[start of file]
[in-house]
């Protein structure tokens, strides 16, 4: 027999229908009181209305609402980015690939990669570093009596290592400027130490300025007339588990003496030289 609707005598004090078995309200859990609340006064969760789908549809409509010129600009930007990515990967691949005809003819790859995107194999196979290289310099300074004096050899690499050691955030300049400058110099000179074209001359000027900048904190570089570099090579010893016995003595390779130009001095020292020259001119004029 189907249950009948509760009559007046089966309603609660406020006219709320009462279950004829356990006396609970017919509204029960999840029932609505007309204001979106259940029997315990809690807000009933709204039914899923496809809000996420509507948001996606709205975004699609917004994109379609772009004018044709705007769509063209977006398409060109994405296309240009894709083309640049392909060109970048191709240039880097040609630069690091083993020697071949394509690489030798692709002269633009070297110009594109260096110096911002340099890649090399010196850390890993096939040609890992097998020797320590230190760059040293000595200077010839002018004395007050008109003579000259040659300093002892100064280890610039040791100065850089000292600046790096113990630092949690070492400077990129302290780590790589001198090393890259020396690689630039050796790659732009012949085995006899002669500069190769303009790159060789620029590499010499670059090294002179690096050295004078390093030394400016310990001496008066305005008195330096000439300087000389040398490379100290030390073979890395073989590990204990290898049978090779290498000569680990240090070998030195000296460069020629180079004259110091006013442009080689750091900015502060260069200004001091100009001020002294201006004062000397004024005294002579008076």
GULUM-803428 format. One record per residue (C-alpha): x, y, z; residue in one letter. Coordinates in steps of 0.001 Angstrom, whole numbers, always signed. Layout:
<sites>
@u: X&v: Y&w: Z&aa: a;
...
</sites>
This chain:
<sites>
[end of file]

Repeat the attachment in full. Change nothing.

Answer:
[in-house]
């Protein structure tokens, strides 16, 4: 027999229908009181209305609402980015690939990669570093009596290592400027130490300025007339588990003496030289 609707005598004090078995309200859990609340006064969760789908549809409509010129600009930007990515990967691949005809003819790859995107194999196979290289310099300074004096050899690499050691955030300049400058110099000179074209001359000027900048904190570089570099090579010893016995003595390779130009001095020292020259001119004029 189907249950009948509760009559007046089966309603609660406020006219709320009462279950004829356990006396609970017919509204029960999840029932609505007309204001979106259940029997315990809690807000009933709204039914899923496809809000996420509507948001996606709205975004699609917004994109379609772009004018044709705007769509063209977006398409060109994405296309240009894709083309640049392909060109970048191709240039880097040609630069690091083993020697071949394509690489030798692709002269633009070297110009594109260096110096911002340099890649090399010196850390890993096939040609890992097998020797320590230190760059040293000595200077010839002018004395007050008109003579000259040659300093002892100064280890610039040791100065850089000292600046790096113990630092949690070492400077990129302290780590790589001198090393890259020396690689630039050796790659732009012949085995006899002669500069190769303009790159060789620029590499010499670059090294002179690096050295004078390093030394400016310990001496008066305005008195330096000439300087000389040398490379100290030390073979890395073989590990204990290898049978090779290498000569680990240090070998030195000296460069020629180079004259110091006013442009080689750091900015502060260069200004001091100009001020002294201006004062000397004024005294002579008076």
GULUM-803428 format. One record per residue (C-alpha): x, y, z; residue in one letter. Coordinates in steps of 0.001 Angstrom, whole numbers, always signed. Layout:
<sites>
@u: X&v: Y&w: Z&aa: a;
...
</sites>
This chain:
<sites>